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low cases, blankets, bed-ticks, &c., &c., and buy materials and make them up, and forward at once, "To the Army Committee of the Young Men's Christian Association, Richmond," and they will surely reach their destination, and the prayer of the sufferer will bless the generous giver.--In addition to clothing, we would suggest the donation of wines, jellies, and other delicacies suitable for the sick; and those who cannot send the above named articles, can send their contributions in money, which will be judiciously expended. Mr. Roger Martin, a well known gentleman of this city, will be always at the depot to give his personal supervision to the whole matter. The committee will promptly acknowledge the receipt of all monies and other contributions, and at the proper time advise the public of the good accomplished through their organization. Let the people everywhere avail themselves of this opportunity to benefit and bless those in whom they feel such deep and abiding interest.
The Daily Dispatch: August 1, 1861., [Electronic resource], Partition of territory in the Old Union. (search)
repulse of the Fourteenth a perfect avalanche of glittering steel came pouring out of the woods in the direction of the Manassas railroad, bearing down upon our shattered, wearied columns with triumphant cheers. Then commenced a scene of the most disgraceful confusion, entirely indescribable, and truth compels me to state that the chief officers of our division were the first to ride off the field, and left the different regiments to look out for themselves. Col. Burnside, Gov. Sprague, Col. Martin, of the 71st, and one or two others, were for making a stand against the enemy, but the example of other demoralized scattered regiments threw all into confusion. After retreating a mile or so, Col. Burnside formed the brigade to cover the retreat — not by the orders of General McDowell, I believe, as I do not think he was seen again by any of our force after he left the field. The brigade was soon thrown into confusion again by cavalry and artillery coming from the rear wild and panic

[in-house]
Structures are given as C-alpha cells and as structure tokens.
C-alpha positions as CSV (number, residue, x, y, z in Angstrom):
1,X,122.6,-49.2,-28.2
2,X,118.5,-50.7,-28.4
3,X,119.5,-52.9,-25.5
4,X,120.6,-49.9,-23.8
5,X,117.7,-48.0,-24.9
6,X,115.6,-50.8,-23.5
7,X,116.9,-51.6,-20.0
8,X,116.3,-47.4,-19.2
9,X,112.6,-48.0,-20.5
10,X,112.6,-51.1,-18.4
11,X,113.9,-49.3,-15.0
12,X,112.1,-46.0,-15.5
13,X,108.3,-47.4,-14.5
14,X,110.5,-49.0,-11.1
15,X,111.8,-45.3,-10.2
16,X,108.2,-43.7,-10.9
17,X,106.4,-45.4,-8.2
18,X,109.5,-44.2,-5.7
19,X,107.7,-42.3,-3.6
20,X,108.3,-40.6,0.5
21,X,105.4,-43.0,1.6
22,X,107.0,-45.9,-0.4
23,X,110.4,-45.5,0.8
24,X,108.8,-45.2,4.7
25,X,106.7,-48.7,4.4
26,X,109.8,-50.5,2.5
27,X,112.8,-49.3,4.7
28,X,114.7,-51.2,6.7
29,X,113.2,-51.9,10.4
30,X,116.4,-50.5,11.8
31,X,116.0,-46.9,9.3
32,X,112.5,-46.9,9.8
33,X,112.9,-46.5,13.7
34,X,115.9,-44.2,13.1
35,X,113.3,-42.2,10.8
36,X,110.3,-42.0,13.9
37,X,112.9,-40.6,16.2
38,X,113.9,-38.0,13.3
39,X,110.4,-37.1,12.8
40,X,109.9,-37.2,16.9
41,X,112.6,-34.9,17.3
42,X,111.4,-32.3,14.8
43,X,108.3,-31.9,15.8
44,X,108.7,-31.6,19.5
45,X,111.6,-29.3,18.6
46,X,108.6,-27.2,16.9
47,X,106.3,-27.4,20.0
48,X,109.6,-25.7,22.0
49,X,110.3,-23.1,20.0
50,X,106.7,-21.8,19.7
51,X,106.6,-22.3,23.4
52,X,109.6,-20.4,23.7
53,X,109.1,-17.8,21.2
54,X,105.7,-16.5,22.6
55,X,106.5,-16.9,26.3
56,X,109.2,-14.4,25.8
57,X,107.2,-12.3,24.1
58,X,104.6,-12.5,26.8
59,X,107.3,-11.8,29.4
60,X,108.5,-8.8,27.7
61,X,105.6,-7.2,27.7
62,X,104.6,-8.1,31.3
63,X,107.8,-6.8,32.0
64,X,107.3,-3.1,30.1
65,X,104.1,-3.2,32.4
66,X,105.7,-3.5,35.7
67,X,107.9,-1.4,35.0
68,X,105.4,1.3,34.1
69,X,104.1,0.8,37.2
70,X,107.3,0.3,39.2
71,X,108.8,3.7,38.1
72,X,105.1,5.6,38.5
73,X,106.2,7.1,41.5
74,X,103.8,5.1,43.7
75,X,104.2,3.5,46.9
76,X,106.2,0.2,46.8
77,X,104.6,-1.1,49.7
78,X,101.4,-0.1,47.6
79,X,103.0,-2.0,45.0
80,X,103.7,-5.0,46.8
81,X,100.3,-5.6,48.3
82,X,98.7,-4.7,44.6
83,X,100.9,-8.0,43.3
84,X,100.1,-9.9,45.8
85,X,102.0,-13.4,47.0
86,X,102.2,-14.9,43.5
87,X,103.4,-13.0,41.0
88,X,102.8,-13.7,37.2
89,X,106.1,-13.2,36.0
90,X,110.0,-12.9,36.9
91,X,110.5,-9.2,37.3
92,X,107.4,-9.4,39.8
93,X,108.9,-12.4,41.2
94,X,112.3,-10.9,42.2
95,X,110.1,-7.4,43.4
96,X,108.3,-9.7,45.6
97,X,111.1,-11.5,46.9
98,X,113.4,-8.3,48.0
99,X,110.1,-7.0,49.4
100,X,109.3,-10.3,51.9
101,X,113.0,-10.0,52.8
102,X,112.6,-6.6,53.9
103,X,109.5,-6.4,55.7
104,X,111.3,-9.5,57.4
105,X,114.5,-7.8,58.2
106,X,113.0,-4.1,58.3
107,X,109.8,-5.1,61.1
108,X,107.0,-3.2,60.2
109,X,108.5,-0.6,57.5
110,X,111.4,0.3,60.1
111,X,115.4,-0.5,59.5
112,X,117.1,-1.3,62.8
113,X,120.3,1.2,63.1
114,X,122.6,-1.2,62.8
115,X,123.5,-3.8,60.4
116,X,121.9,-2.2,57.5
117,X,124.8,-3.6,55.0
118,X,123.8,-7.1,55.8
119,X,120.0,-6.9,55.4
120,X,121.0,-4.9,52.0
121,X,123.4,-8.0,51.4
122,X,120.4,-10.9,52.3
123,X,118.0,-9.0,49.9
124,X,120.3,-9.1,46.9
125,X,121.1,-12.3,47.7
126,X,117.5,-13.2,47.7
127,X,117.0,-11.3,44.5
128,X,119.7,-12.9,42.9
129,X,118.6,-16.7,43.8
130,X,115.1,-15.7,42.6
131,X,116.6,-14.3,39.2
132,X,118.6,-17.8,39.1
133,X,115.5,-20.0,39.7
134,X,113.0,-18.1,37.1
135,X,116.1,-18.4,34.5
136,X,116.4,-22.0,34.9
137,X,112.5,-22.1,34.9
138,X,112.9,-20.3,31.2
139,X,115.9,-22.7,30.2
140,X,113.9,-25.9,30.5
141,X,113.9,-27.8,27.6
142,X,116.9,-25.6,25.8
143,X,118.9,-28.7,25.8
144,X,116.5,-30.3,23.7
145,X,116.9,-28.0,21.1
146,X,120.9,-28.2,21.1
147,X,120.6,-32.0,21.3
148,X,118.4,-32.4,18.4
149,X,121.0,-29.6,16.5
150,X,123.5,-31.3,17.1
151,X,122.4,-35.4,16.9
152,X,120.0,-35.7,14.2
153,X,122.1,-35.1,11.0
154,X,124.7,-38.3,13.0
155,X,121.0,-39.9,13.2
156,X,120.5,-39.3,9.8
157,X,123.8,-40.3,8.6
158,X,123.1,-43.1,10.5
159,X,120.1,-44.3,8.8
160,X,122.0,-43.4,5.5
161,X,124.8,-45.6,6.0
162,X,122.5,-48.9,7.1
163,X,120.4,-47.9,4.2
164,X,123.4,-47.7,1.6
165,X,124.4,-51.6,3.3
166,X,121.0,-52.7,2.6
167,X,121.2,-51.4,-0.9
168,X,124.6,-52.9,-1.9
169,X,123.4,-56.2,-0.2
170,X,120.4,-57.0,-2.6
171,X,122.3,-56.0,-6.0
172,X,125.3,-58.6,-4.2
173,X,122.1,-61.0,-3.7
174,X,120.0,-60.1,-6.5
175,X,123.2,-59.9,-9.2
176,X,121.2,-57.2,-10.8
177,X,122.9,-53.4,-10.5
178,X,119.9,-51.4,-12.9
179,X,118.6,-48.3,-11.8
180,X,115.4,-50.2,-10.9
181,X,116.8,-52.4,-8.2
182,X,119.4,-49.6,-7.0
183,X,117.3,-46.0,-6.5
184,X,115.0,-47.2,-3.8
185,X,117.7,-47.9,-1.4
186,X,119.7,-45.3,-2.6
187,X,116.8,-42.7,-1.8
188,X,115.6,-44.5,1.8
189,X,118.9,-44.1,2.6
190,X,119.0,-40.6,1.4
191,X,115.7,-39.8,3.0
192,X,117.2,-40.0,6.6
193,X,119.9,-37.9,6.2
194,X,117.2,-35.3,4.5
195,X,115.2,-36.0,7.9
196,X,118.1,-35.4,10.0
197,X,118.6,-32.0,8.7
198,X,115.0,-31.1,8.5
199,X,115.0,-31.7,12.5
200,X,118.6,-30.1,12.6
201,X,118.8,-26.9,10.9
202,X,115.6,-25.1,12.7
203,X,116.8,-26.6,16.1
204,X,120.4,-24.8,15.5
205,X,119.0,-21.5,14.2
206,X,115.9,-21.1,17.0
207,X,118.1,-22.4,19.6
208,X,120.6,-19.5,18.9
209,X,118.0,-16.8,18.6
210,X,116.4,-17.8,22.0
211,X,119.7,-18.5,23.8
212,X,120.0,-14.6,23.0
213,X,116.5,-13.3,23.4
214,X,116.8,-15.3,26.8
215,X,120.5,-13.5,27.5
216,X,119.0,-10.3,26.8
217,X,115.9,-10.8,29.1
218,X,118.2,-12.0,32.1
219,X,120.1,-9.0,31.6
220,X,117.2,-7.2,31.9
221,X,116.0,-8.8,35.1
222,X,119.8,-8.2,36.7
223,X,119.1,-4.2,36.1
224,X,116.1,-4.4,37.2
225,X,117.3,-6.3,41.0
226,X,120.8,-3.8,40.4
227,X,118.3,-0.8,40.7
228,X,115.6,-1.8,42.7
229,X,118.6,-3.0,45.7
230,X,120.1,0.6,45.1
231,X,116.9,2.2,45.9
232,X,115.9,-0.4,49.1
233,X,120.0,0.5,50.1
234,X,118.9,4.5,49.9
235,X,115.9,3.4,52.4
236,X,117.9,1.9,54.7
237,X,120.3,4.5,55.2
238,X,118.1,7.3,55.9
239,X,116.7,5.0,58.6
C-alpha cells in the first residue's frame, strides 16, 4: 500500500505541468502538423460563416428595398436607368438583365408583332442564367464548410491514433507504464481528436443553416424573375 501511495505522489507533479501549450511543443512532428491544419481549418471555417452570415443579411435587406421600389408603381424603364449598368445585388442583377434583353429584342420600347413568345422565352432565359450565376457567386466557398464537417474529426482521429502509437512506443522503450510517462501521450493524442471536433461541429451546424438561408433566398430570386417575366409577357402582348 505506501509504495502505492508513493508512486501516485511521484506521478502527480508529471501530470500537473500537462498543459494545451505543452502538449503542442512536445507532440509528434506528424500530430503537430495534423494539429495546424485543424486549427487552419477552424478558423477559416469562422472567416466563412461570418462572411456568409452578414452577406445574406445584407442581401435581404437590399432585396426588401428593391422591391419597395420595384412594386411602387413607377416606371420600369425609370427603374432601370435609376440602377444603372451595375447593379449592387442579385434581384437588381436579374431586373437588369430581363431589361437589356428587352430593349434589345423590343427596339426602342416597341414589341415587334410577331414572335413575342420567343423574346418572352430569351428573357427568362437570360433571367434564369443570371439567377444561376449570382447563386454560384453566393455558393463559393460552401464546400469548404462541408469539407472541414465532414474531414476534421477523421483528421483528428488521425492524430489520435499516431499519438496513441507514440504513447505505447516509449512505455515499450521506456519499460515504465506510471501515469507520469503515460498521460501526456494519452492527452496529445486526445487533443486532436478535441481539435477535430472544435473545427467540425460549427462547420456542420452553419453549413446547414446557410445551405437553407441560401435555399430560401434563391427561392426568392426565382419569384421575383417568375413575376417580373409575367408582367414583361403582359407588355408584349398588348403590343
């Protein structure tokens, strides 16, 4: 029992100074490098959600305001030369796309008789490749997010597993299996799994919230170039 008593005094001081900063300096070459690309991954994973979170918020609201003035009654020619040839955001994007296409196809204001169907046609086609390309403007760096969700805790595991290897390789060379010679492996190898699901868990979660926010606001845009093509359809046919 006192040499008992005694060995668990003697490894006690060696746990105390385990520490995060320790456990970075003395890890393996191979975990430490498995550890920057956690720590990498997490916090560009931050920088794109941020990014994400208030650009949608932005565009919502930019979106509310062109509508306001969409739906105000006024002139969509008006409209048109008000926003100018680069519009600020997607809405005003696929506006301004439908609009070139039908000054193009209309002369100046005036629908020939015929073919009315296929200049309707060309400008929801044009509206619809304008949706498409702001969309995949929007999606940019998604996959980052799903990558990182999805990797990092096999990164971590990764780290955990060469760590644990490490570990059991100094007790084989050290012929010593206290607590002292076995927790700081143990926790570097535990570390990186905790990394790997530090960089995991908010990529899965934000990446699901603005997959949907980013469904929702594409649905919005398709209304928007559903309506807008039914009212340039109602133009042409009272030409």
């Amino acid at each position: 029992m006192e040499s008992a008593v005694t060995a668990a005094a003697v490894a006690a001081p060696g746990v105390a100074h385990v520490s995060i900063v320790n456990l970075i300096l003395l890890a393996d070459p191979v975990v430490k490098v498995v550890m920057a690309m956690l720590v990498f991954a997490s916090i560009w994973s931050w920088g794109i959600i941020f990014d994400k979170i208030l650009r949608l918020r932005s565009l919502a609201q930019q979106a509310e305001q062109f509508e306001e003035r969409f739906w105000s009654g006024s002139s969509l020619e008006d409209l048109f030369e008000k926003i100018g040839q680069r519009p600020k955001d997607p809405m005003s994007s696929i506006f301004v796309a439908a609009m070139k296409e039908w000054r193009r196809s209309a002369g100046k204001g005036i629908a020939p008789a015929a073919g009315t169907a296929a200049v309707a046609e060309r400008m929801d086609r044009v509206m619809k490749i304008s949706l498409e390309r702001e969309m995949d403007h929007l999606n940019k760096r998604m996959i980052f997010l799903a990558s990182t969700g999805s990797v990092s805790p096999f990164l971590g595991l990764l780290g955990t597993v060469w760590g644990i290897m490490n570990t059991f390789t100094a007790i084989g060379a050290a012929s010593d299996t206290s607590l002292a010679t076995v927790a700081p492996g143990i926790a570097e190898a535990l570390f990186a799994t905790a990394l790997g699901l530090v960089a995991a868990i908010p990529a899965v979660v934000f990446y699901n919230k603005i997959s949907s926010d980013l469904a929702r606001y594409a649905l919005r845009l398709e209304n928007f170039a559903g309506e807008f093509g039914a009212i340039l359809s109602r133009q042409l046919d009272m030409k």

The Daily Dispatch: August 1, 1861., [Electronic resource], General Toombs' Brigade--Second Georgia Regiment. (search)
that he had no men to work the guns; the commander of our steamer replied that the crew of the Beaufort was at his service. Col. Morris then said that he thought it would do no good. Lt. Duval remarked to him that he would fire on the enemy as long as he could, which you will perceive, in the course of this letter, he did to the letter. As the enemy's steamer bove fully into view, she shortened and furled all her sails and stood directly for the battery, under steam.--About this time, Captain Martin's company, which had arrived early in the morning, took up position behind the sandridge on our extreme right, in order to resist a landing should such have been attempted from the steamer Our gun was now brought to bear on her. Gracefully and majestically she passed the battery without firing a shot at it, much to our surprise, and showing that she had accepted our challenge. Slowly she forced her way to the southward, till abreast of the light-house, which was below and on the right o